Granta) of the interminable Mavis Gallant running down more talented Mordechai Richler.
I remember one of the people around in that winter of 1950-51, and who I moved to the Right Bank to get away from, was Mordecai Richler. He was a bit of a brat. He was much younger. I’d met him in Montreal.Mavis and Carmin, what you wanted to say is, "kyke!"
That winter everyone in the world was around Paris that I knew, practically. And I realized he didn’t like it at all. For one thing, he couldn’t speak any French. Though he came from Montreal, he couldn’t say, “Pass the salt.” He couldn’t say anything.
One day Mordecai came drifting over and he sat down and he grabbed the book out of my hand that I was reading. It was The House in Paris, Elizabeth Bowen’s great novel.
And he read some in a mocking voice. A mocking English voice that he didn’t do very well. And he said, “You know, if you go on reading this crap you’re never going to get anywhere.” So I just took the book back.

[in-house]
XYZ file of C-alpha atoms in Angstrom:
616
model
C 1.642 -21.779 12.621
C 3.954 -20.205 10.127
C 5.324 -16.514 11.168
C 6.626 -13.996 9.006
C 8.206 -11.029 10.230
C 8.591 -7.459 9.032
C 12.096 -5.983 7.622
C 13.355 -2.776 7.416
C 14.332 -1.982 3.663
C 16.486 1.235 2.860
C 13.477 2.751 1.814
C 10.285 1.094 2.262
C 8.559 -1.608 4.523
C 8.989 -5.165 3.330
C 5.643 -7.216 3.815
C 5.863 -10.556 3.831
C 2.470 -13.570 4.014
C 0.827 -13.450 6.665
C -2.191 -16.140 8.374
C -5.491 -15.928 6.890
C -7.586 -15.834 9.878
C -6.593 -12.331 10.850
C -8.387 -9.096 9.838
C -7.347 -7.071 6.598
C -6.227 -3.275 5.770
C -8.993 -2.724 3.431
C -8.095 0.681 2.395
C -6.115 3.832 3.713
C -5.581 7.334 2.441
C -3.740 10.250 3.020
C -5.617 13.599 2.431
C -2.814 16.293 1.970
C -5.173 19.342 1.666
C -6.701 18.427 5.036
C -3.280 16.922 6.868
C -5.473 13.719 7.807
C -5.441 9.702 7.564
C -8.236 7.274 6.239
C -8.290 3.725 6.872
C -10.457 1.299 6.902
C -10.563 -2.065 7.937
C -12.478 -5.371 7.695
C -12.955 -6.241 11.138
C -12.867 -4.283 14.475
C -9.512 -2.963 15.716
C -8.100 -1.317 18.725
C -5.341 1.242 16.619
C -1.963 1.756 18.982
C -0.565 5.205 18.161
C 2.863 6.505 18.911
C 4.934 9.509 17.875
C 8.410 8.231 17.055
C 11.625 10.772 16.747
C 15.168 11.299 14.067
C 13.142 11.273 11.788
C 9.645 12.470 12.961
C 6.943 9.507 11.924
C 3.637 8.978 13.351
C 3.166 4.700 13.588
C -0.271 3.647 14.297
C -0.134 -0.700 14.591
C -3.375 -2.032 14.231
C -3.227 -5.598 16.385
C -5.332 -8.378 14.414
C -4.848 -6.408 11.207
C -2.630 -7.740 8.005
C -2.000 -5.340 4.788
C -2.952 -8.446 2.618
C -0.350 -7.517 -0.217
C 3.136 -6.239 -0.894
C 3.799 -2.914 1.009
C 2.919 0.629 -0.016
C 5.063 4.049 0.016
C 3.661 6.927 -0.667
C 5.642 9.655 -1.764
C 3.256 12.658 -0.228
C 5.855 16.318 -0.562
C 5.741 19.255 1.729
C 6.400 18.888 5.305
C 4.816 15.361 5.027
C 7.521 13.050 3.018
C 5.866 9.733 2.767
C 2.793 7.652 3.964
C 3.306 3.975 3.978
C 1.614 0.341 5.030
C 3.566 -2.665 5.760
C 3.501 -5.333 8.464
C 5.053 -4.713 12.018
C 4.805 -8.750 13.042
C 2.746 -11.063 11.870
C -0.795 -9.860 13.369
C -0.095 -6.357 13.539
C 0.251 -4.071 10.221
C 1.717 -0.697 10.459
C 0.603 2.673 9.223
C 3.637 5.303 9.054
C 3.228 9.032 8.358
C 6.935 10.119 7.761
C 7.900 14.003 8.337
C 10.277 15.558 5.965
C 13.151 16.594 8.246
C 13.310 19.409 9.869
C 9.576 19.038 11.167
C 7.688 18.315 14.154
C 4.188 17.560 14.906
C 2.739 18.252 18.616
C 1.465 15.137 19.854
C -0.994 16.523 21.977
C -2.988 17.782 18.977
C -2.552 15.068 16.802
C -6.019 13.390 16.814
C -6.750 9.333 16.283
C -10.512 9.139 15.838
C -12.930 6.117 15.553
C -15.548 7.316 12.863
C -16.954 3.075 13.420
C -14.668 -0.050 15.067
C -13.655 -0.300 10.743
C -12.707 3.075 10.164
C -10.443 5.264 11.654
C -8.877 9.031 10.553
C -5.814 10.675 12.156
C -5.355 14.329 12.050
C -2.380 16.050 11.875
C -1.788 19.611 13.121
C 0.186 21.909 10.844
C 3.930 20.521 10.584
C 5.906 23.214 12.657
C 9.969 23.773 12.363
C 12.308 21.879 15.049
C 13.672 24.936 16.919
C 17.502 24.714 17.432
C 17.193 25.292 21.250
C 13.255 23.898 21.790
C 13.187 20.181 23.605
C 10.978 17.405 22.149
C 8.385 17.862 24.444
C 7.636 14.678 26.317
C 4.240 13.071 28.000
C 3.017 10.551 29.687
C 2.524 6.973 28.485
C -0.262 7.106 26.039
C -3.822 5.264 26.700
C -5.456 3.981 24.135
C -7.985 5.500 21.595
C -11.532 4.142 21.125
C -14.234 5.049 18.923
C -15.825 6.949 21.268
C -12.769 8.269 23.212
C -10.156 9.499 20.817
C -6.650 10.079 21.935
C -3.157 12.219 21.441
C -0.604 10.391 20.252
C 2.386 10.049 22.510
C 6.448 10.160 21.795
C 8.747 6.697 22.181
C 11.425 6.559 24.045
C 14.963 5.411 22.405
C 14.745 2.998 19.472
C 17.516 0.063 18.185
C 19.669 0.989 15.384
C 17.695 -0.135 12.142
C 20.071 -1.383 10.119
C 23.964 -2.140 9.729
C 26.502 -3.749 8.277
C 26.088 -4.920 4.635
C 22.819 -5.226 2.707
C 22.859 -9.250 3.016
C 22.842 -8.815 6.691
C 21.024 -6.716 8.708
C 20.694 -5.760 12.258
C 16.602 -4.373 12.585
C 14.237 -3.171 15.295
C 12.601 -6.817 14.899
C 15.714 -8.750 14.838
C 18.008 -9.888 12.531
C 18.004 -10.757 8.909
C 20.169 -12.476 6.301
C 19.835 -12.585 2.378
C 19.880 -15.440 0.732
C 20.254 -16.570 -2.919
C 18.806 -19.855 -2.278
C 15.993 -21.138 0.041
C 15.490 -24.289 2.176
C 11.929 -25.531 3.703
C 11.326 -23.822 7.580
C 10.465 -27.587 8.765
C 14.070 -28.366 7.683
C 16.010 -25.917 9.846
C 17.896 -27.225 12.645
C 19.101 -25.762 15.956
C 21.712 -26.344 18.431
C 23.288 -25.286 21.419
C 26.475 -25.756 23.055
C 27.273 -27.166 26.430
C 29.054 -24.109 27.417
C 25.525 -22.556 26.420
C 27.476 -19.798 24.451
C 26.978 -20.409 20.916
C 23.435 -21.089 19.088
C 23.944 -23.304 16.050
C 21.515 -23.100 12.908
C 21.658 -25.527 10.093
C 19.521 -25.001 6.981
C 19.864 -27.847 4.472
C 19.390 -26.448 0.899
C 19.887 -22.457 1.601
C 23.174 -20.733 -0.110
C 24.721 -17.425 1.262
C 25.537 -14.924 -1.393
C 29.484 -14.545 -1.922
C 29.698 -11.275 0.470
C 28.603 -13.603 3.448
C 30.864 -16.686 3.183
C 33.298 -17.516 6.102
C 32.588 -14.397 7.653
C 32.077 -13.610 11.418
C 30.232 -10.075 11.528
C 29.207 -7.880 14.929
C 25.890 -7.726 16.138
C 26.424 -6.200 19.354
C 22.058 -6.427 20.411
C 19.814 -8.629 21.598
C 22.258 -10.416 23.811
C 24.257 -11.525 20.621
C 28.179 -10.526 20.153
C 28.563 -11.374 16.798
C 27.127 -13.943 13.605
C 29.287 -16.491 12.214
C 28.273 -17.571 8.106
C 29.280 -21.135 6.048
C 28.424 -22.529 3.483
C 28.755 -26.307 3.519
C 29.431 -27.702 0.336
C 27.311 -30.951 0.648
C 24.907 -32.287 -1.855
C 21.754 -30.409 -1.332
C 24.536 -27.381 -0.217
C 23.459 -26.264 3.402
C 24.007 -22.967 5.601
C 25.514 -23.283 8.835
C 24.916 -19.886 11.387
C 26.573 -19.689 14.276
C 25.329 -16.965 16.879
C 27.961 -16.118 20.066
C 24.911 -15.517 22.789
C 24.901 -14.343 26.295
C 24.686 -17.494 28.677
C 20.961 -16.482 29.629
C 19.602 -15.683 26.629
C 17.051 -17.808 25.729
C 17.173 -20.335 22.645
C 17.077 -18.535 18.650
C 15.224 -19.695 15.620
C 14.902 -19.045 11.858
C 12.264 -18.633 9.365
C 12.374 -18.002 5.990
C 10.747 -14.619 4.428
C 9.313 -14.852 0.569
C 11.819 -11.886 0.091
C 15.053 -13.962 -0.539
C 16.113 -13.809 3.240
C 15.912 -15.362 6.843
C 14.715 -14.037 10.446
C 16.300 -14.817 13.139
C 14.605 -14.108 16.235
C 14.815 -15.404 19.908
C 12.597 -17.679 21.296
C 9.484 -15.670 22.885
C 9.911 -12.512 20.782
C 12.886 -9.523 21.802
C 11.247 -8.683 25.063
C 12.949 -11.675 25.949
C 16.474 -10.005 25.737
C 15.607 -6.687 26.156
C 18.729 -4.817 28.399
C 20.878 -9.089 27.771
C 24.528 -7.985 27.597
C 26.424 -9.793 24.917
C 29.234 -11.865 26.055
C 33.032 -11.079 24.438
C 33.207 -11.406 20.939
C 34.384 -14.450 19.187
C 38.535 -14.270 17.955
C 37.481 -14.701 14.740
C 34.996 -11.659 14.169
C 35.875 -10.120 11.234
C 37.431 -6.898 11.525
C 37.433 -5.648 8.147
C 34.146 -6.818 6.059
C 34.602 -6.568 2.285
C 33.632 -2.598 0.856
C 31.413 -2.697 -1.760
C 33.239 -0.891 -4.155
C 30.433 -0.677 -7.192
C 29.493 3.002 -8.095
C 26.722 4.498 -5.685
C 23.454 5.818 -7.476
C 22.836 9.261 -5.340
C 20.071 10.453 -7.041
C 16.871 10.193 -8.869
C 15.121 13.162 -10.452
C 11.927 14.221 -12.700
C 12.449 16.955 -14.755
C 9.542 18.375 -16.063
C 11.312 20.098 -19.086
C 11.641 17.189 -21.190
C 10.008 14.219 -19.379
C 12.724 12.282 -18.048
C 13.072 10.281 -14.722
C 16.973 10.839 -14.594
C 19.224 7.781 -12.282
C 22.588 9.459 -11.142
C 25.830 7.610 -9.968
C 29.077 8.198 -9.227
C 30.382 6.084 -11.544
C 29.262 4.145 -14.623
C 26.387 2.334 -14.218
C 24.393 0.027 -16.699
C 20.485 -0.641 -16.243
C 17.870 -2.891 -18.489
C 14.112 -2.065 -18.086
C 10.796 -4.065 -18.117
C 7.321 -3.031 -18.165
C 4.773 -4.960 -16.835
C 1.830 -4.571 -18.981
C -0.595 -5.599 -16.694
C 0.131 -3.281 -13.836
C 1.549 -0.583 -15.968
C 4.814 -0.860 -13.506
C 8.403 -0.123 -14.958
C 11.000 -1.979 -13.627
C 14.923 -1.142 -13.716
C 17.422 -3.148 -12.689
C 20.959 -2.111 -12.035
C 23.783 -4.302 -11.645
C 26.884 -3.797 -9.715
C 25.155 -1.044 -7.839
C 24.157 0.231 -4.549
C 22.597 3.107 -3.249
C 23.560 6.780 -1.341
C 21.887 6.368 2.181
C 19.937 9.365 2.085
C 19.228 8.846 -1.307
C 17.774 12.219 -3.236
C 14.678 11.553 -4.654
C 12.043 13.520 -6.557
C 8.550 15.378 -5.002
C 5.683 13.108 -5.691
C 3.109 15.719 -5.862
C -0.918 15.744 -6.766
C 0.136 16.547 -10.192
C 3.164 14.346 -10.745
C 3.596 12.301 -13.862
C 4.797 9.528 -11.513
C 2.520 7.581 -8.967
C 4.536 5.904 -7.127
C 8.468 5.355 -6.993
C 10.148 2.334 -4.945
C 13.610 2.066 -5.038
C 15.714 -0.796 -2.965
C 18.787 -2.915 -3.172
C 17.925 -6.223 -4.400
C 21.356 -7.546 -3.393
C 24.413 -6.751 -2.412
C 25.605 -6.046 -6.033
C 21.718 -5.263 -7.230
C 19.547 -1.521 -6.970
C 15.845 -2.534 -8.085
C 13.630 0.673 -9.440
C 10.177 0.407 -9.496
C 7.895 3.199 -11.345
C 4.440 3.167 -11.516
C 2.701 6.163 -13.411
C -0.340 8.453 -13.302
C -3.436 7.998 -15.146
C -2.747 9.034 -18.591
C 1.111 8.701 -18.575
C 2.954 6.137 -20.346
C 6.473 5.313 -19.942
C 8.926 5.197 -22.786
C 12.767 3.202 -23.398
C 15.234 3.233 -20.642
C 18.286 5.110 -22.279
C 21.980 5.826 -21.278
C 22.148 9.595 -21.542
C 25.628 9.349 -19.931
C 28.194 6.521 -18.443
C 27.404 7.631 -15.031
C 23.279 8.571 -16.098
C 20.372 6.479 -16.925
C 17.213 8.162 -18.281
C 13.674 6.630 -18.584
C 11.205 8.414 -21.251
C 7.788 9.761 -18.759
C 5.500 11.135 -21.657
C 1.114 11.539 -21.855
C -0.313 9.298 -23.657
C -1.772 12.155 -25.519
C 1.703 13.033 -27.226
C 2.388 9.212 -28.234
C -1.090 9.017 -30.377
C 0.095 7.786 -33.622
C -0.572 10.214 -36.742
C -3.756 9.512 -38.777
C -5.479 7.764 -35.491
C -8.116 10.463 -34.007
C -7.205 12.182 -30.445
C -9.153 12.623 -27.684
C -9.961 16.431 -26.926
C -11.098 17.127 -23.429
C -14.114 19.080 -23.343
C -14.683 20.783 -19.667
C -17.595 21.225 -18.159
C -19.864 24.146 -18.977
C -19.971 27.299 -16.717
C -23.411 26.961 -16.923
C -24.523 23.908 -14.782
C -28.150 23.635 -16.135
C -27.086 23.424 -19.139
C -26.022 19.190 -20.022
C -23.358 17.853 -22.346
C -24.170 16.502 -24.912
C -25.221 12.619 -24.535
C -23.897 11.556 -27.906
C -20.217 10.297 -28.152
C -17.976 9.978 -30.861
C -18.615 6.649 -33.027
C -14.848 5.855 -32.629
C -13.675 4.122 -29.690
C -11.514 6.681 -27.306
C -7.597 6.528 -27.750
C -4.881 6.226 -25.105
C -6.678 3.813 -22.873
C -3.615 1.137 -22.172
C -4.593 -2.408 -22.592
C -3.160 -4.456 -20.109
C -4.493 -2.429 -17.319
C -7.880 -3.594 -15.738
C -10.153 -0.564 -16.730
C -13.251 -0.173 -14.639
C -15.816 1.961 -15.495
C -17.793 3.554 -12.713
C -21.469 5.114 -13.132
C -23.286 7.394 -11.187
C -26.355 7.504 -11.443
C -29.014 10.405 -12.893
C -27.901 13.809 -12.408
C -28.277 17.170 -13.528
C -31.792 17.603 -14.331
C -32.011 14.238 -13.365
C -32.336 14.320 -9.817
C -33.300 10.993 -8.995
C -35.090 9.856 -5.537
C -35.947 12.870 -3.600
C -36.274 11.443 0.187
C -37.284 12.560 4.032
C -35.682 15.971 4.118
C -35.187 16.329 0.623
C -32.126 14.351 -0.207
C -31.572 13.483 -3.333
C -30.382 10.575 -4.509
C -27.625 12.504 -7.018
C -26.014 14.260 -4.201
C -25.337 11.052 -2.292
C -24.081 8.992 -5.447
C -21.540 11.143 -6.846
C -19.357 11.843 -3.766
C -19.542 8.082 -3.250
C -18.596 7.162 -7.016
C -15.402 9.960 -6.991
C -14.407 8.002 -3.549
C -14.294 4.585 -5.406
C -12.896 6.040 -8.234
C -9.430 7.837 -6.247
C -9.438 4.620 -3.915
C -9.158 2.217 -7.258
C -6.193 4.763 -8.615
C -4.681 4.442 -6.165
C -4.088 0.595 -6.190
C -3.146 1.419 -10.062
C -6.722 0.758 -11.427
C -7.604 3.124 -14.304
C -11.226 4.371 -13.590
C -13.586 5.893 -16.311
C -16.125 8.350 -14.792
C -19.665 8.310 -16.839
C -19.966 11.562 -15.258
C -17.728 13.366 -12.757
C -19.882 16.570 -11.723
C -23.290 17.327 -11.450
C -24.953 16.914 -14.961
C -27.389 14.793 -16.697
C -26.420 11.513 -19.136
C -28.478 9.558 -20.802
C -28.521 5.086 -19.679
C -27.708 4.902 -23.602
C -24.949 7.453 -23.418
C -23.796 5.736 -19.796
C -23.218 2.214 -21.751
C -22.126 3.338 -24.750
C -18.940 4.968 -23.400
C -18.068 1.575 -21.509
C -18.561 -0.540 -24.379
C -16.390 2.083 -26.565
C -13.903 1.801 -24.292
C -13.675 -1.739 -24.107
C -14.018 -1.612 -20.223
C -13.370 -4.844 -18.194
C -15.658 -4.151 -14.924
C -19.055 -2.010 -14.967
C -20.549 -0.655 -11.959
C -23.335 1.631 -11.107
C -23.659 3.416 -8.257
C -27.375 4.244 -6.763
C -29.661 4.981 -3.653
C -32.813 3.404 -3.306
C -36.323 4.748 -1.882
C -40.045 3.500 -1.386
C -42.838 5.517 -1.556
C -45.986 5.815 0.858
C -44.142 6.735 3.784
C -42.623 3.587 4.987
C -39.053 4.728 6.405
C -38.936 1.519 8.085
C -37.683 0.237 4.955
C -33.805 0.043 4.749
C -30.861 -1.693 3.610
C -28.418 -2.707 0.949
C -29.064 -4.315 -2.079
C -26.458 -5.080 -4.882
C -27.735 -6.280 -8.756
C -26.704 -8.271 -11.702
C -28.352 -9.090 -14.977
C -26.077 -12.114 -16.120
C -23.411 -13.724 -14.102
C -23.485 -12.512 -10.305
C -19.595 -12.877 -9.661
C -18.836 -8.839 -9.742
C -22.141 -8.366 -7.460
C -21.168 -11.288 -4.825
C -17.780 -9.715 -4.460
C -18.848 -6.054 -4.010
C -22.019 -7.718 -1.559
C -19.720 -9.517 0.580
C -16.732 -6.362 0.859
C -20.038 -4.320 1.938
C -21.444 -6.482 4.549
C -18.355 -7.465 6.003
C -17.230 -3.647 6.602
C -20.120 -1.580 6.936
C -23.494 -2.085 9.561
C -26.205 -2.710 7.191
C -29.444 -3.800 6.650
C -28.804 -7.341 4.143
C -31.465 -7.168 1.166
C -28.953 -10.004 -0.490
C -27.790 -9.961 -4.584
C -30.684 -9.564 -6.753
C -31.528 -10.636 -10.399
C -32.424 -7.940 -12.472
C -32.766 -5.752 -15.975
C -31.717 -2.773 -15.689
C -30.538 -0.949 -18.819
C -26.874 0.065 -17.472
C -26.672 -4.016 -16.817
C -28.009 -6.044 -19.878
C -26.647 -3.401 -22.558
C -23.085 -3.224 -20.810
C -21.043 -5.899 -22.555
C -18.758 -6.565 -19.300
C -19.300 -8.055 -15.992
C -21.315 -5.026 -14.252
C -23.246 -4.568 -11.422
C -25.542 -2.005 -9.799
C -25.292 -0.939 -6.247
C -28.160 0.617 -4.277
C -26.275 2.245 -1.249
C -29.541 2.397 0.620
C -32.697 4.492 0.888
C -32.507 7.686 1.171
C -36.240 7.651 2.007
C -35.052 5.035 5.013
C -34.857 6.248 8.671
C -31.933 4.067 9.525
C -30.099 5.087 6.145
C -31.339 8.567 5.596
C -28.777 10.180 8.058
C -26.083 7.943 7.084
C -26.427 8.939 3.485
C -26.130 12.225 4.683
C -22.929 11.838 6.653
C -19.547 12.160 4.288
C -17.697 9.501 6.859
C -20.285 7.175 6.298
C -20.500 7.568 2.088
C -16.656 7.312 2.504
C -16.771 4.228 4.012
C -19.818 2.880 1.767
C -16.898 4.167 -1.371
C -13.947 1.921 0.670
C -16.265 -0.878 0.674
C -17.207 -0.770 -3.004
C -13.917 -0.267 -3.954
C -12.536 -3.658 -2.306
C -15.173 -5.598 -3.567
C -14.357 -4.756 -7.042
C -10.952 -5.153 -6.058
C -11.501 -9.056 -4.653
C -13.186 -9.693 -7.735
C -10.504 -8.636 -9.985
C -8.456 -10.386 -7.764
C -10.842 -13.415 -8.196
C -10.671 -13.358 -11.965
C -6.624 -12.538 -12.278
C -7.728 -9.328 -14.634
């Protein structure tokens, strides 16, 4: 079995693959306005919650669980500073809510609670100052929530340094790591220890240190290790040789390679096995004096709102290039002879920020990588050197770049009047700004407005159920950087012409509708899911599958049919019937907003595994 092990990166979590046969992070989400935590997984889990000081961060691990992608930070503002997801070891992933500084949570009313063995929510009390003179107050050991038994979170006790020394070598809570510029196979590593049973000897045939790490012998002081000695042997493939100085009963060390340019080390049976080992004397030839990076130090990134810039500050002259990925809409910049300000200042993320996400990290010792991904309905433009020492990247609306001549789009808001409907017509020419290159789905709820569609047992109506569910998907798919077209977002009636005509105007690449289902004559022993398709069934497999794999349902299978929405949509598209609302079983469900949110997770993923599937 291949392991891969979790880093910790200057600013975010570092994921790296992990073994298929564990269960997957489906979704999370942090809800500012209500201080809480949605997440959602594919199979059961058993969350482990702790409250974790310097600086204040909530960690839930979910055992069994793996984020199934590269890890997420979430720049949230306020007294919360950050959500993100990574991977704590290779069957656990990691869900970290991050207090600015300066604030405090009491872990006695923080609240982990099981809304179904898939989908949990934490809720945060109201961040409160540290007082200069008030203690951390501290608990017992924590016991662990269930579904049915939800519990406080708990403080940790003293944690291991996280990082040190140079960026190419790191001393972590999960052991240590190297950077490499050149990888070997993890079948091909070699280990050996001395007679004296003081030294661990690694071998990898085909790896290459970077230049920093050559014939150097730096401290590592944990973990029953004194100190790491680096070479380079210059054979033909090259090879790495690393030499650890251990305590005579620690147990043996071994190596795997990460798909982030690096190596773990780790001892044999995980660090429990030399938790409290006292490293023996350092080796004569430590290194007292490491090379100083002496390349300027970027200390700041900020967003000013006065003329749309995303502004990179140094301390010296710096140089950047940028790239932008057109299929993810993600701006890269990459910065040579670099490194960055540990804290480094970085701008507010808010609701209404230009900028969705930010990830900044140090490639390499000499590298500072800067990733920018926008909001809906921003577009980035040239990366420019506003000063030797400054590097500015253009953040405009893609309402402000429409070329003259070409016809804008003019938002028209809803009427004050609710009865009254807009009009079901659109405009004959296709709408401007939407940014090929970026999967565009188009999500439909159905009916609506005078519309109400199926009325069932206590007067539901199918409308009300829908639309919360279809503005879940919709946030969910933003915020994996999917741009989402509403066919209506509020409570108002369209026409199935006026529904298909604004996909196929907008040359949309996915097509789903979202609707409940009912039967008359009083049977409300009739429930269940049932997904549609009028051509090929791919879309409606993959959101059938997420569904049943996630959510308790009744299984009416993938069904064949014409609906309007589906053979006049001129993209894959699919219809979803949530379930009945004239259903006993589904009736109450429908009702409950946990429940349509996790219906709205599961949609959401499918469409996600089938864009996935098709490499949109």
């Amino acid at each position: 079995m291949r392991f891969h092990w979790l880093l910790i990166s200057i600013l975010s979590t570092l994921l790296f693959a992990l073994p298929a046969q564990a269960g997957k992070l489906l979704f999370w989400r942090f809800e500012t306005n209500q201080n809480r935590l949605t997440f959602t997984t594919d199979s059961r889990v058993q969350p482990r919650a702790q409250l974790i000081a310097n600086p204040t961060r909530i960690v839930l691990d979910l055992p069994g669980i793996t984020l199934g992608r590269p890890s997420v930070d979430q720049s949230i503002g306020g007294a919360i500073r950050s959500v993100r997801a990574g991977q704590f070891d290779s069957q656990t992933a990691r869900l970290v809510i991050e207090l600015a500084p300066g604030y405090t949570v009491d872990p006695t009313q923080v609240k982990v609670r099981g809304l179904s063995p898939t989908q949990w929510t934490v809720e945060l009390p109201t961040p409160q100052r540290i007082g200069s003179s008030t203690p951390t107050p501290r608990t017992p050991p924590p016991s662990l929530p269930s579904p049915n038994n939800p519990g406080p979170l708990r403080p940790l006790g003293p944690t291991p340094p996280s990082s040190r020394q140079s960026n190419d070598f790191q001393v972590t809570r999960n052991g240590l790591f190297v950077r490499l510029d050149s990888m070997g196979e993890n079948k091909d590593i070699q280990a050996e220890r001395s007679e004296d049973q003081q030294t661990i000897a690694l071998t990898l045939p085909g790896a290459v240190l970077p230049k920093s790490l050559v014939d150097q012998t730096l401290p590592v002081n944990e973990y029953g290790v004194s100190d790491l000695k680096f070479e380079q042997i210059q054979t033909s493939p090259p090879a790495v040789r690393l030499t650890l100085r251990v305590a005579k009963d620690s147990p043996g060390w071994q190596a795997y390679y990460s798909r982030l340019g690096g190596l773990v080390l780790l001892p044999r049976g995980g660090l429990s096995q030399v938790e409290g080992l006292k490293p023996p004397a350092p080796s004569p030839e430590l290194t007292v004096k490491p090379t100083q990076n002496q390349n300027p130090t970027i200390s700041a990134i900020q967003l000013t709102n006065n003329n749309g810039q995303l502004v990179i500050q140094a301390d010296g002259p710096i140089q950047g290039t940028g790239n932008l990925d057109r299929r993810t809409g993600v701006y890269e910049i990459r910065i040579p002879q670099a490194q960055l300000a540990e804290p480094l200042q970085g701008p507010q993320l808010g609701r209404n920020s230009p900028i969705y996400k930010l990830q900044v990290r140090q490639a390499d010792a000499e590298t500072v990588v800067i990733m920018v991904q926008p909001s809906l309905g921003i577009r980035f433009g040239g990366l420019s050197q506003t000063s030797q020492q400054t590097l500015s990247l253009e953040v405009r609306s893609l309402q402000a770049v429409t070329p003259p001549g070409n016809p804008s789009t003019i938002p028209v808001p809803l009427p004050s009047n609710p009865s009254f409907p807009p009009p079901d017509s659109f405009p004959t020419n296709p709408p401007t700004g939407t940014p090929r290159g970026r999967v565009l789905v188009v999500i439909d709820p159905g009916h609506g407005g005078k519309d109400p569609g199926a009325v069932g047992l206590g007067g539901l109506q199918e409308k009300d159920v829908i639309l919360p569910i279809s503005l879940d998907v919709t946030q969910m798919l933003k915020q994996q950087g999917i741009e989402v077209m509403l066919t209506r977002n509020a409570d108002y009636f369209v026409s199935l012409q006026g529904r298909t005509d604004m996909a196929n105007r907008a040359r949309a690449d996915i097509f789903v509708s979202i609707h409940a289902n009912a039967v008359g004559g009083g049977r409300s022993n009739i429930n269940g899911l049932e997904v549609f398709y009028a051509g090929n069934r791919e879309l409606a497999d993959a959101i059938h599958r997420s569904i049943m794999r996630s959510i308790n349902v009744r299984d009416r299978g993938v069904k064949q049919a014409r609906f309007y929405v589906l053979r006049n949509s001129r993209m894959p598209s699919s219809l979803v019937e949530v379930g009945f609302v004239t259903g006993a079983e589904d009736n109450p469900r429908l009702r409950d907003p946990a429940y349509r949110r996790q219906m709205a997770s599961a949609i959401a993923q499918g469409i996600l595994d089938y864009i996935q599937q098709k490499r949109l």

There are some few women writers I have enjoyed. Lionel Shriver and Laura Kipness I did. Perhaps I enjoyed both more than most women writers becuase they have a pitiless sense of humour. There are few reads more funny than the list in the centre of "Against Love"; and "We have to Talk about Kevin" is quite funny in even the more vicious parts. A sense of humour is not a characteristic of many women writers, especially the priestesses of Can-Lit.
Now I have no sisters, two brothers, come from an unsentimental family, and do not like to talk about my, or read about someone else's feelings and ruminations, so I am outside the market for the sort of book stereotypical women's writers make. These books are not funny. Most of all, their work is excrutiating, because they take themselves so damnably serious. Well I am very sorry, but that's not attractive at all. A woman might get away with being very pretty; even better, she should be quick-witted and funny as hell.
*'Virago' is the apt name of her 'feminist publishing house'.